I'm answering some questions about me and my book BLUE for some students I'll be visiting at H.H. Poole Middle School in a few weeks. Here are a few of them.
1. How did you feel about the segregation in your story? (Kendall)
One of the reasons I loved the Miracle of Hickory story was because the emergency polio hospital was integrated at a time when the south was segregated.
(Historic photo provided by Cliff Davids, Oral Historian)
Writing this made me think back to my own childhood. As a white person, I mostly saw blacks from a distance when my family drove through their neighborhood on our way into town. So segregation is familiar to me.
Then, when I was in high school, our school system integrated. I remember standing at the bus stop that first day of integrated school and talking to my siblings about how strange it was going to be. This was truly my first up-close-and-personal experience with blacks. My family wasn’t openly prejudiced and we probably thought we weren’t racist at all. But I think it’s hard to know for sure just how biased we are about things. I made some black friends at school but not the kind of friends that Ann Fay and Imogene became. We all did the easy thing which was to be friendly in class but still hang out with our old friends in the halls and lunchroom. So within our integrated schools we were still quite separate.
I’m glad that BLUE gave me the opportunity to reflect on these experiences. Writing this book made me realize how much things have changed and are changing. And I am feeling very hopeful about that!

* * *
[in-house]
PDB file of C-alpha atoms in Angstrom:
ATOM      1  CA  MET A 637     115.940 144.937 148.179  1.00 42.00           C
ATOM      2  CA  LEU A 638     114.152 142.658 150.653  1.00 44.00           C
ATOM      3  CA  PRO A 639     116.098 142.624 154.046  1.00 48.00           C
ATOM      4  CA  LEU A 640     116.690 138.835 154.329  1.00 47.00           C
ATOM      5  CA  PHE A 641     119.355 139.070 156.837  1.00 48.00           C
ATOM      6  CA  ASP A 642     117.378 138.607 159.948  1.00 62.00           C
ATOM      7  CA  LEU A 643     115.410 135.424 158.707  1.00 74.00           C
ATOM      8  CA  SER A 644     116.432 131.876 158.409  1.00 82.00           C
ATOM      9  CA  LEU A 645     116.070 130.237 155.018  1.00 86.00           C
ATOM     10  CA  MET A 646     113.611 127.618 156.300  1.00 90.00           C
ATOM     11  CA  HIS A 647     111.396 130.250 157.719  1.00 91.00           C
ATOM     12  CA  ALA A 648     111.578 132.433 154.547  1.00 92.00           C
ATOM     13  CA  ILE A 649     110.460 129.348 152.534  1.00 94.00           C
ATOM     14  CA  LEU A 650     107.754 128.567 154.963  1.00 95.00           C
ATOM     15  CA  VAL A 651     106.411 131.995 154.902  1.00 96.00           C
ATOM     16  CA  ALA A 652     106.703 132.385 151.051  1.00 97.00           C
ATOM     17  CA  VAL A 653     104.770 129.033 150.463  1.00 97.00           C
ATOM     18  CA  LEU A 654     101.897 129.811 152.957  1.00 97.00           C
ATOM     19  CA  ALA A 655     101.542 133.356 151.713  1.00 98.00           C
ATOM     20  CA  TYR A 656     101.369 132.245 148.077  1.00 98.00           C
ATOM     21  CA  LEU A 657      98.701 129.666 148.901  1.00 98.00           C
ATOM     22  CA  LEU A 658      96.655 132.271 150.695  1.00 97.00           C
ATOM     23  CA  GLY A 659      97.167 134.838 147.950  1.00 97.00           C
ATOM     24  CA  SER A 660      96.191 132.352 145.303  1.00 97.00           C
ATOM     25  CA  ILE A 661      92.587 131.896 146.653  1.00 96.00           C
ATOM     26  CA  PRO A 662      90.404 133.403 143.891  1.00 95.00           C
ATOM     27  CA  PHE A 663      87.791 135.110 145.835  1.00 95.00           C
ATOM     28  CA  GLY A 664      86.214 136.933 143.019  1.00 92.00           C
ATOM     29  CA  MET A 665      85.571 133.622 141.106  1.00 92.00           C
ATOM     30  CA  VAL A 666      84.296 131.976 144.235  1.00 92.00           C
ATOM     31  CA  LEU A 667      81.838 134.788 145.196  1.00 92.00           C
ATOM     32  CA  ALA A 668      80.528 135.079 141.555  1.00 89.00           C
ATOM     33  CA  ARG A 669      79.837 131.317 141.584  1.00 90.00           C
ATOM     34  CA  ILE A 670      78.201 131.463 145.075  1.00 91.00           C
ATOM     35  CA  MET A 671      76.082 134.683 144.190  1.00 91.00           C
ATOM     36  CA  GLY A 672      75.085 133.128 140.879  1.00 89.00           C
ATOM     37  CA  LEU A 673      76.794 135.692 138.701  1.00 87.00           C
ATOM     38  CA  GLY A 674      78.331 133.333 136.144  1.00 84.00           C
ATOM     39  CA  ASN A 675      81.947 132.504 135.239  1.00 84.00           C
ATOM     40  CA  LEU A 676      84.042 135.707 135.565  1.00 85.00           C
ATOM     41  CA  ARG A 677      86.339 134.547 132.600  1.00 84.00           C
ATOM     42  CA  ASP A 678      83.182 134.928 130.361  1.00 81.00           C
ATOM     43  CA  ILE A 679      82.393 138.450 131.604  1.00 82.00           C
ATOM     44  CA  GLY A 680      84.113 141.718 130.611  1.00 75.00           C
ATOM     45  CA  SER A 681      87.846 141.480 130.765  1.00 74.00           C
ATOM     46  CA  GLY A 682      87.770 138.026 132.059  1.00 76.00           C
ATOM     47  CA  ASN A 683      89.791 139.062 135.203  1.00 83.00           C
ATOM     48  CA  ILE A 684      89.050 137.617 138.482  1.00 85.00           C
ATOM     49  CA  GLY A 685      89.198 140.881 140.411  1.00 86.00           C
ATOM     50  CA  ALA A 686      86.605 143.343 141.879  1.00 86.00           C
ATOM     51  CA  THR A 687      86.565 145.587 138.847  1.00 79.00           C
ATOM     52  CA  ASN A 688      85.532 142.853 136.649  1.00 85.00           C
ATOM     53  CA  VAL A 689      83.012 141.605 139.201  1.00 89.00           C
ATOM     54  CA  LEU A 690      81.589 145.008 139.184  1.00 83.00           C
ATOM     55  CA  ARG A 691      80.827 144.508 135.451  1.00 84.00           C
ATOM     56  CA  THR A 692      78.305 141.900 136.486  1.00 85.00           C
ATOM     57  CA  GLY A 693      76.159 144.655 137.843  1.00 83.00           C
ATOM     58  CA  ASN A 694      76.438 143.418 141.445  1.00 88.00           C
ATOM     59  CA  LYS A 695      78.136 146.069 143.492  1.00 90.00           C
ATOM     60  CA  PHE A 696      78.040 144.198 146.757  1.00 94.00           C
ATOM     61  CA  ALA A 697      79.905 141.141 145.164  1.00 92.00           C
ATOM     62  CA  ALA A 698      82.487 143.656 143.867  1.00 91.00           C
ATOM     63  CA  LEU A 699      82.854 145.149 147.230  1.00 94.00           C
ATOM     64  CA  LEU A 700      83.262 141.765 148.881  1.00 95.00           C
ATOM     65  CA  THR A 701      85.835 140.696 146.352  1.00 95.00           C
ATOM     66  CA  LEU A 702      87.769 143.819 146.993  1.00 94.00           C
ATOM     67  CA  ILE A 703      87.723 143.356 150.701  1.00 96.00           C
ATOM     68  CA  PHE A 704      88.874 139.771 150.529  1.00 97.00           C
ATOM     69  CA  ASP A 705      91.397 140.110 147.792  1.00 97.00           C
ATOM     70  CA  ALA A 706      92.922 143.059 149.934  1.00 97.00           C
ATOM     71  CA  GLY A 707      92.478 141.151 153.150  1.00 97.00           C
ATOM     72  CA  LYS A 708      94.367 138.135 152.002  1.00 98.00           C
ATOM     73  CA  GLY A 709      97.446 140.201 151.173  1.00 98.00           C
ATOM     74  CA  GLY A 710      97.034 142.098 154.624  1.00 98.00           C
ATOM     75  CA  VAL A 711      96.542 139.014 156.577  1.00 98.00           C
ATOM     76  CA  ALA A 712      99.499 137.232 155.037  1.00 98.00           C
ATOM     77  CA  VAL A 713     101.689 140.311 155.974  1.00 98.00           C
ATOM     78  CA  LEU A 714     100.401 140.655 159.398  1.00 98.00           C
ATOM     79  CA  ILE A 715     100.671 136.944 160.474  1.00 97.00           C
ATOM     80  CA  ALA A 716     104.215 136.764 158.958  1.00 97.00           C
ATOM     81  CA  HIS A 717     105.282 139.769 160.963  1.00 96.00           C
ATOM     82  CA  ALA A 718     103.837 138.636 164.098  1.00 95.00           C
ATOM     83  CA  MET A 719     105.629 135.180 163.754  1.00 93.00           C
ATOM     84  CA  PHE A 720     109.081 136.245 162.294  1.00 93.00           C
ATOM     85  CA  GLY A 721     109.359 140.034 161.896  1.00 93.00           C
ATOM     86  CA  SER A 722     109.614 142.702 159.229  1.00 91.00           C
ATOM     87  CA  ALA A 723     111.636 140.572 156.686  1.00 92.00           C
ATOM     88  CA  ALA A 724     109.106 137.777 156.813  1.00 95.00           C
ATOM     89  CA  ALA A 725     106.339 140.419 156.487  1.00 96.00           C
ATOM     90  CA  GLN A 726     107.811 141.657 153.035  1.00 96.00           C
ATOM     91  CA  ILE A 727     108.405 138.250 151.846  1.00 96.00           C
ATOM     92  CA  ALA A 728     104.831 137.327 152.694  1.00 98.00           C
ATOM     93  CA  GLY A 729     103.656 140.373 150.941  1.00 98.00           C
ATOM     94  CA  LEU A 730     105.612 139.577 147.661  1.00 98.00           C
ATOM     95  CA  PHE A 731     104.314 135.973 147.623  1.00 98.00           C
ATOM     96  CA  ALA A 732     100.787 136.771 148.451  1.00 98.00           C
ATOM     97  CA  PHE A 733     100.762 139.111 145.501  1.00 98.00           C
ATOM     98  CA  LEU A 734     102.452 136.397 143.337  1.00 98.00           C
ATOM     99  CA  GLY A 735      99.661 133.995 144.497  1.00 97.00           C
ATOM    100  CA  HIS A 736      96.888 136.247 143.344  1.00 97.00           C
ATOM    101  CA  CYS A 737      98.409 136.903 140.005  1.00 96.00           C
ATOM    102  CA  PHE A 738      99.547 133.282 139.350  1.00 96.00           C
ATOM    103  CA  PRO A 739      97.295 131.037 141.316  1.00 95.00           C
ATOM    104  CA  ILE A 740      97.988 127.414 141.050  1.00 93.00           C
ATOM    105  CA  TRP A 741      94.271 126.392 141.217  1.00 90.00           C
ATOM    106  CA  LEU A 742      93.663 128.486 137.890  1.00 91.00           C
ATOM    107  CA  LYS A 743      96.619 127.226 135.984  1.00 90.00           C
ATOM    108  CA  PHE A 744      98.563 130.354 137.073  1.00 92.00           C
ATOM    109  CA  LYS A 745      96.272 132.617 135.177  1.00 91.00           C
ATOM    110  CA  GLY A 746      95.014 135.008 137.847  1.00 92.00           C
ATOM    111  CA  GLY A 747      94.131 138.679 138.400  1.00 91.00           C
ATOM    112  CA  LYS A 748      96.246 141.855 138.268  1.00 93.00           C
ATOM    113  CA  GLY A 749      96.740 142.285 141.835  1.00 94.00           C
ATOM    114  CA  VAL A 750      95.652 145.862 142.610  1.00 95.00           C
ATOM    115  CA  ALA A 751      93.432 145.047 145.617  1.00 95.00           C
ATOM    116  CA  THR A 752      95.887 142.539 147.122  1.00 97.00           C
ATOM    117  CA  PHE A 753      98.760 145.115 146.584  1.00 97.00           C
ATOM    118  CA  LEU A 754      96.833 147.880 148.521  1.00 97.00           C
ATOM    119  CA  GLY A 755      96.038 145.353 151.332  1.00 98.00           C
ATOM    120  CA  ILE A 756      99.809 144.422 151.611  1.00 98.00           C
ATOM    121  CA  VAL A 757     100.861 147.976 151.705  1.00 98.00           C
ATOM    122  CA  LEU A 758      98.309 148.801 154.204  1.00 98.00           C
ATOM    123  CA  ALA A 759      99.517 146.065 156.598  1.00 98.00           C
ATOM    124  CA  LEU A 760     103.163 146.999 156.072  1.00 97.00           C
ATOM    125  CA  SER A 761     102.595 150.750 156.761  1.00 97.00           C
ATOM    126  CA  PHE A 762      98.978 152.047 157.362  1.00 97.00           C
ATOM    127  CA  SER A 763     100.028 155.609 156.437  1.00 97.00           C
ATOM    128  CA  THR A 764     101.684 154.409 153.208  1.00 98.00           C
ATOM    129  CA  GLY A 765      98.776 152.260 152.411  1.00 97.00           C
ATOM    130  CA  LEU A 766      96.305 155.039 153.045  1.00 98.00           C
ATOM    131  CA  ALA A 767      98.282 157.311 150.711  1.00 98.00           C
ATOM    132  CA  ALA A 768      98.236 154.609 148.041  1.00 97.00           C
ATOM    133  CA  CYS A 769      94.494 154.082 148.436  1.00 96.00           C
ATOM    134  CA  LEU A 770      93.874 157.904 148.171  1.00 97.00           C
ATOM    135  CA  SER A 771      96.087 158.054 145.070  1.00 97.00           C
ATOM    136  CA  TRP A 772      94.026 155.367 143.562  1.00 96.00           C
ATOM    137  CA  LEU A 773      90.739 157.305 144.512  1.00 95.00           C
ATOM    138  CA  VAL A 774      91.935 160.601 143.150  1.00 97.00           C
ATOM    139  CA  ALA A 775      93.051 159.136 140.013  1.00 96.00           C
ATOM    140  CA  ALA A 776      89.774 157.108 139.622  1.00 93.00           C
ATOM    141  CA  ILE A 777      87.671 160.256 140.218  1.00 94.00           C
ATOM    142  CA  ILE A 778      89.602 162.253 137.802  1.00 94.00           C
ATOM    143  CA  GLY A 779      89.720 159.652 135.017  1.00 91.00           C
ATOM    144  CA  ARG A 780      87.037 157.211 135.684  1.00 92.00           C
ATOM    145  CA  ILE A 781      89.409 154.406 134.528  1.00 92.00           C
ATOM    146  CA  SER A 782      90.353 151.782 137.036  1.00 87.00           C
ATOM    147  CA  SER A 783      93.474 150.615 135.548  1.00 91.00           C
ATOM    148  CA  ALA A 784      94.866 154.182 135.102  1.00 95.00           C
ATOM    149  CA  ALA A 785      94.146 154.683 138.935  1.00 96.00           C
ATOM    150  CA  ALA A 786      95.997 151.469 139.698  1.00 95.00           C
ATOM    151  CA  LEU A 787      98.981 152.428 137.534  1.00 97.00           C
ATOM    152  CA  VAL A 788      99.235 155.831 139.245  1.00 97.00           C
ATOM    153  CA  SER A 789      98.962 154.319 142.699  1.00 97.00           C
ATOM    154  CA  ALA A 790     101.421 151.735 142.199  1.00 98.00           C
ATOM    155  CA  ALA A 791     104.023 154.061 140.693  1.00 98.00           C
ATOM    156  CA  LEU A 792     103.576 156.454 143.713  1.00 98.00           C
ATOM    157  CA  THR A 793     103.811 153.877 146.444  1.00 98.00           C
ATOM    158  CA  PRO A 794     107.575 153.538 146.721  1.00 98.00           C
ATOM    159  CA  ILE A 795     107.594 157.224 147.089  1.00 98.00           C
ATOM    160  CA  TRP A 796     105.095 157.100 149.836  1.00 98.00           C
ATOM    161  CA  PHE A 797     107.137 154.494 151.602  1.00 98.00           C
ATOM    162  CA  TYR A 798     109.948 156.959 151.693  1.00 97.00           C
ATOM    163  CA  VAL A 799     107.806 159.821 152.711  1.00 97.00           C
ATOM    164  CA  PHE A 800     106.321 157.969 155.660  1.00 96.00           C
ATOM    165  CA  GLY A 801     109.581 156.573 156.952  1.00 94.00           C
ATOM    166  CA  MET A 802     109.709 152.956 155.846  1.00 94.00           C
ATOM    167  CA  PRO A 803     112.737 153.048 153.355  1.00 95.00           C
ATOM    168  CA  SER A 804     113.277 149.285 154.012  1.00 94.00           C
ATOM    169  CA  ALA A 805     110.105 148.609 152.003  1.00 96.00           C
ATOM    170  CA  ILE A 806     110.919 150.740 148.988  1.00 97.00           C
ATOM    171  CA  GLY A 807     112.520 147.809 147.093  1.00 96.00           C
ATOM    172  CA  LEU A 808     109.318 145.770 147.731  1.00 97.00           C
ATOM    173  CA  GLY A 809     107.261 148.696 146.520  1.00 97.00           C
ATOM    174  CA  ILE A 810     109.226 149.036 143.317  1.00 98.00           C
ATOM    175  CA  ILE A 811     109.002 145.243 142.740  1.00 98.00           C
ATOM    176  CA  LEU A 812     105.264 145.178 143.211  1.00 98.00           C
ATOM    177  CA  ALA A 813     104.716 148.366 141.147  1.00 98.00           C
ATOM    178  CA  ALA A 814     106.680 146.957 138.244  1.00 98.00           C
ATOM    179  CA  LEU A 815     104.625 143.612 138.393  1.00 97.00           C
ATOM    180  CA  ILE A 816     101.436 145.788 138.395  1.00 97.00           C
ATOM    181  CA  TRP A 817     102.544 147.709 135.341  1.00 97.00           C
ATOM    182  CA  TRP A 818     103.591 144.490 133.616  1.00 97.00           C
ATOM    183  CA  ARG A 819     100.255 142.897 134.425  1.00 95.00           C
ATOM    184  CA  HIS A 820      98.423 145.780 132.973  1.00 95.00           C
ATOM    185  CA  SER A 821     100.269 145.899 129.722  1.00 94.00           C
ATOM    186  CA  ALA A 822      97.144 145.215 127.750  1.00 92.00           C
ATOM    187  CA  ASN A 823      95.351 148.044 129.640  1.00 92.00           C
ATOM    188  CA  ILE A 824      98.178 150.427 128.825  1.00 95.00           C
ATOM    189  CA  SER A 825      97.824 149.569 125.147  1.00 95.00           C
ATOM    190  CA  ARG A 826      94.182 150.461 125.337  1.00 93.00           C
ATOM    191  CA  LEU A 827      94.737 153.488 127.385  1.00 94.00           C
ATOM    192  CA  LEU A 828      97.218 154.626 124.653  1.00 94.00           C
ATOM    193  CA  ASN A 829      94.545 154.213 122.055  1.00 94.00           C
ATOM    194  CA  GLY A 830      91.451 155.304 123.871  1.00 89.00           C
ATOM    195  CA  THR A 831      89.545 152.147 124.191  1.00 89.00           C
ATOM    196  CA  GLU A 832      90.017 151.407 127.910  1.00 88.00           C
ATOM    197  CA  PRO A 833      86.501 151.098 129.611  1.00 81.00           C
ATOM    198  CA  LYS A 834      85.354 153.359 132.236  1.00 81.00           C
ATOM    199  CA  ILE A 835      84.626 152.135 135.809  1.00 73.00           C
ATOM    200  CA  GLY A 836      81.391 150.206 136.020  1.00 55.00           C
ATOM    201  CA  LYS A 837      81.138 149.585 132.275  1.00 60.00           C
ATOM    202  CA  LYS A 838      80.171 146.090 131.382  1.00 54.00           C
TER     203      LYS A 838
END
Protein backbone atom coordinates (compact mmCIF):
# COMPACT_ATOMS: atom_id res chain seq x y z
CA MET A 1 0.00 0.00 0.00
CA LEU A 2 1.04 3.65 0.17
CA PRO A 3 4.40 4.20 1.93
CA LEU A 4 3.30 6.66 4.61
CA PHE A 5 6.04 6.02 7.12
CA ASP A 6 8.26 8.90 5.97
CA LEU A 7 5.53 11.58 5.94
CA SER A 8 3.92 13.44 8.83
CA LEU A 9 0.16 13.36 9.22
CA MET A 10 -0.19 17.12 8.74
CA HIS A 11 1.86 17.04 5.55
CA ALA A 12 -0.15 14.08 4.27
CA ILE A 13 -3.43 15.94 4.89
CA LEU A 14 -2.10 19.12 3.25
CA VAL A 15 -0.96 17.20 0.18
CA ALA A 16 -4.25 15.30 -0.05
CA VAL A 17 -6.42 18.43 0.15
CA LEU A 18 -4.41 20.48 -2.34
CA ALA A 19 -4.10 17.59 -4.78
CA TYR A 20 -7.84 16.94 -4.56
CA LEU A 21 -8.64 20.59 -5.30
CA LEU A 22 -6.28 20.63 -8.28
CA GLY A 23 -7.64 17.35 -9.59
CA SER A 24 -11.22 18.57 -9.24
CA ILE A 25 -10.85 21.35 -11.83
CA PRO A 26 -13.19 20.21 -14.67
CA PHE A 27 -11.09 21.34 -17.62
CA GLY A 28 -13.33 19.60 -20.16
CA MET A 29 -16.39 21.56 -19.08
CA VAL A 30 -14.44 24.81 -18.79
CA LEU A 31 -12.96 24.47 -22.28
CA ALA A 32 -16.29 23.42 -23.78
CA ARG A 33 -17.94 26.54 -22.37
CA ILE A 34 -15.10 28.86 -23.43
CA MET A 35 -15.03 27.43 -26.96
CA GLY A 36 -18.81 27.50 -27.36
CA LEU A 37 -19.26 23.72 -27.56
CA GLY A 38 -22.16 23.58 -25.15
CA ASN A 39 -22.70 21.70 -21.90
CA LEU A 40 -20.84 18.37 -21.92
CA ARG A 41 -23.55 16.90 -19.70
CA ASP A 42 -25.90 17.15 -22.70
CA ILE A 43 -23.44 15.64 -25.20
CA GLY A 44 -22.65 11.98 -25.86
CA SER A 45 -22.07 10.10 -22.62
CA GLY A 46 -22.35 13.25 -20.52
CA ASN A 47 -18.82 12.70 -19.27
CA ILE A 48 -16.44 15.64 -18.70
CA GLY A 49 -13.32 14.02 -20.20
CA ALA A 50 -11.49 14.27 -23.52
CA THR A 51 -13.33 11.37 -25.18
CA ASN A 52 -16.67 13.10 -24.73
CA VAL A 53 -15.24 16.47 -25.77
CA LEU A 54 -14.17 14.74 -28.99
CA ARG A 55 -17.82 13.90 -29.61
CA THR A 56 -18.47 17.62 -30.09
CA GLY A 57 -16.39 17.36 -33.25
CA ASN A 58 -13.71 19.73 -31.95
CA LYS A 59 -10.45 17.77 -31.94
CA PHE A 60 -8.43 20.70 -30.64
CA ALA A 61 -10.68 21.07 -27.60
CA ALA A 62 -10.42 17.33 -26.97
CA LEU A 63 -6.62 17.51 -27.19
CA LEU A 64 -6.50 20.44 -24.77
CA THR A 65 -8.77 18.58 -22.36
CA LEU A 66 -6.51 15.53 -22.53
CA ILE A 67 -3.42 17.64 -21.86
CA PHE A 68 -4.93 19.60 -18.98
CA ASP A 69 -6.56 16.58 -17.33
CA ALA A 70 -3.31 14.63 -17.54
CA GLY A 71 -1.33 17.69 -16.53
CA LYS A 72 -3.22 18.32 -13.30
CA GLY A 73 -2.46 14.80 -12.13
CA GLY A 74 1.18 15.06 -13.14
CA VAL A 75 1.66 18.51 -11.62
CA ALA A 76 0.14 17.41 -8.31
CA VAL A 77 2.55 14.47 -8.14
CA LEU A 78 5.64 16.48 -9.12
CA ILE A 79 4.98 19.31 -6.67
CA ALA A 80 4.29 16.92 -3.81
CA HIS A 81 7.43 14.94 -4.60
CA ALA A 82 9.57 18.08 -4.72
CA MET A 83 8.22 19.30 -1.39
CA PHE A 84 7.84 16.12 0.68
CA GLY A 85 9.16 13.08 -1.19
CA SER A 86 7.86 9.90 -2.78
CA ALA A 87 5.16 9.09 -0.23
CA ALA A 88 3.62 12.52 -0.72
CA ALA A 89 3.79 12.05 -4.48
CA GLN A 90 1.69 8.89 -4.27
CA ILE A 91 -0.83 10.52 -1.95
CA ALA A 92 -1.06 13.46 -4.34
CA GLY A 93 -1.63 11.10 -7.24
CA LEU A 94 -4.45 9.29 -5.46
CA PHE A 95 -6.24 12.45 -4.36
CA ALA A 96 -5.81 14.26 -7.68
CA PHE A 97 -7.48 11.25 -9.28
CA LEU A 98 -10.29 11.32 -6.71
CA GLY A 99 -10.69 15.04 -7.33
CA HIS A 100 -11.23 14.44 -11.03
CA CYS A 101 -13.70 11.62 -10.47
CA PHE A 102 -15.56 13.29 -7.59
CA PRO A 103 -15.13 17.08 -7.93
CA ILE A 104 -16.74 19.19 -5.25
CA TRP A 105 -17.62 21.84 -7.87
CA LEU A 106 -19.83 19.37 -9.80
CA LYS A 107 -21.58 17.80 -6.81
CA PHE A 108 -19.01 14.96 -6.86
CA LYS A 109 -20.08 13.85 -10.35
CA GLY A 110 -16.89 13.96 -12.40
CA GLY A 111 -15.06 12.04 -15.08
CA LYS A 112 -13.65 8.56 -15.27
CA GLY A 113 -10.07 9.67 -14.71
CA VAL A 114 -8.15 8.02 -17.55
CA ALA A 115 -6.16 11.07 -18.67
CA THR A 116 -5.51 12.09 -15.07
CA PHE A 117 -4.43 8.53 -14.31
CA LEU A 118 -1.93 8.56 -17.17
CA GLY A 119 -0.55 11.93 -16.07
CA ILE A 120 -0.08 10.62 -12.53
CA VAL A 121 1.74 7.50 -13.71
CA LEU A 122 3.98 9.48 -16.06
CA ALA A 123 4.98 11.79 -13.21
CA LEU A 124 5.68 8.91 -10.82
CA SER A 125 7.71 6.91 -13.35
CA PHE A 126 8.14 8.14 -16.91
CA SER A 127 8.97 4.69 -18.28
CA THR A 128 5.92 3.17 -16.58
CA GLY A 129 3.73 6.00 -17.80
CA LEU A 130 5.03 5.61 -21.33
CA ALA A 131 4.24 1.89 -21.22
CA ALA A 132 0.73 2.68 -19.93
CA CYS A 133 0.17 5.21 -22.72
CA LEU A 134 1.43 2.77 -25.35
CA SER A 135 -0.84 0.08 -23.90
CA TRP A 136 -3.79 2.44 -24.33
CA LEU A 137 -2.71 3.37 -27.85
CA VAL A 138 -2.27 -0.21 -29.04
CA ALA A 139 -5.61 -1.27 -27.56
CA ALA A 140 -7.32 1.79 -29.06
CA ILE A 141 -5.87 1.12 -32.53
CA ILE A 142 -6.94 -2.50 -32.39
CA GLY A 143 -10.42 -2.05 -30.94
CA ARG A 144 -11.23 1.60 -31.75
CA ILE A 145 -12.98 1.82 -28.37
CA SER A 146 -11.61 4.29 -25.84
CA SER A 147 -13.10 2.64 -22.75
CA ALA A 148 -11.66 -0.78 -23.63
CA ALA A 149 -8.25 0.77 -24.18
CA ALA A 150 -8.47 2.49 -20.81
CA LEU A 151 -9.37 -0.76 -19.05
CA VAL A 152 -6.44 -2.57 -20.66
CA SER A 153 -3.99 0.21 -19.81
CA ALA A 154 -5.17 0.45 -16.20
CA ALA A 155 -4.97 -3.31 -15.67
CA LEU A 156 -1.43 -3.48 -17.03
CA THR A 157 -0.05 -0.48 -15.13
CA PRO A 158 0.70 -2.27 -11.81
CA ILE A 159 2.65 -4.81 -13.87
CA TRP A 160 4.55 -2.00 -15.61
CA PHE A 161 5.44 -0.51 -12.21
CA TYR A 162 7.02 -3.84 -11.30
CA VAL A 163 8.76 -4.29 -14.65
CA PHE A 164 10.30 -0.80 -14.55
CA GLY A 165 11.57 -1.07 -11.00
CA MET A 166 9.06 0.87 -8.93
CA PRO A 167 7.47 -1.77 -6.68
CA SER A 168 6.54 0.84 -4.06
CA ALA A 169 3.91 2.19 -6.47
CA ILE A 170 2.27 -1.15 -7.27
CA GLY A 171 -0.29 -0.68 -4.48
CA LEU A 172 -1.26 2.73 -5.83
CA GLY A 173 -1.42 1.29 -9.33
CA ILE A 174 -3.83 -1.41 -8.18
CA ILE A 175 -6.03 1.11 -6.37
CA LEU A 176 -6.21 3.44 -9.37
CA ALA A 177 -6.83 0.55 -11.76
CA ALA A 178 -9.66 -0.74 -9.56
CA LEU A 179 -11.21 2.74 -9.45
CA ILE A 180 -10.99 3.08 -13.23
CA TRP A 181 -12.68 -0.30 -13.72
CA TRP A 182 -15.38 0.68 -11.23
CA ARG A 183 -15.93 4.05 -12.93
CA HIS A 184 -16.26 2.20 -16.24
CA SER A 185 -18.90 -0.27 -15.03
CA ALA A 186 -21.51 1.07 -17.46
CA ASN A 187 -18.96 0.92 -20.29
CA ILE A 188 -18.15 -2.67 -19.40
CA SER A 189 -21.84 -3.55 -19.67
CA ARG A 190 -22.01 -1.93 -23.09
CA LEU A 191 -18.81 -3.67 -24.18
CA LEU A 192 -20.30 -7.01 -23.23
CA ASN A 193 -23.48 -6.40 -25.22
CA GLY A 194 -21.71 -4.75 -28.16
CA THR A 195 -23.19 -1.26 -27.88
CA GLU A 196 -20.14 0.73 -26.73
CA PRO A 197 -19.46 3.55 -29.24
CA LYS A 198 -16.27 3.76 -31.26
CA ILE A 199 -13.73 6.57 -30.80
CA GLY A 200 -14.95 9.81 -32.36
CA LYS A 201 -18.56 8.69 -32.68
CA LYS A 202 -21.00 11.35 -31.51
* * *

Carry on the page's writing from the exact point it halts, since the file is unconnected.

2. Why did you bring Imogene into the story? (Adam)
This goes back to the last question. I just wanted to tell the story of the Miracle of Hickory as it happened. And integration was just one of the miracles! I think sickness and trouble put us in a position to grow and change and I’m glad Ann Fay could meet someone who was different from her and be changed as a result.
Historic photo provided by Catawba County Historical Association (Thanks, Heather!)
3. How did you come up with the idea for the tear bottle? (Melissa)
Well, I needed to put some words in Imogene’s mouth. She wanted to comfort Ann Fay so when Ann Fay asked her how God felt about them having polio, I thought, uh oh - now what is Imogene going to say? I thought back to a time in my life when I felt betrayed. I was reading the book of Psalms from the Bible and I came across a verse that said, "You have put all my tears into your bottle". It made me feel as if my pain was valuable. So when I was writing Blue I remembered that and realized I had some wisdom for Imogene to share with Ann Fay. I've never heard of an African-American tradition of believing that God has a windowsill full of bottles so I wasn't trying to say there is. But I thought it was believable for Imogene’s mother and grandmother to interpret Psalm 56:8 in that way.
Photo by my daughter, Wendy Hostetter Davis
4. Do you believe you have a bottle? ( Stone)
I love this question and the way it makes me think about what I believe!
The Bible uses the same literary devices that other books use -symbolism, poetry etc. So, I could say, "no not really. The bottle is just a symbol for God's love". But it’s more fun to think about God collecting bottles of all colors, shapes and sizes and one of them being mine!
5. Why was her bottle colored blue? (Kurt)
Imogene thought Ann Fay was “true blue”. Something for you to think about: If you were to draw a bottle that represents you, what color would it be? And why?
Photo by Wendy Hostetter Davis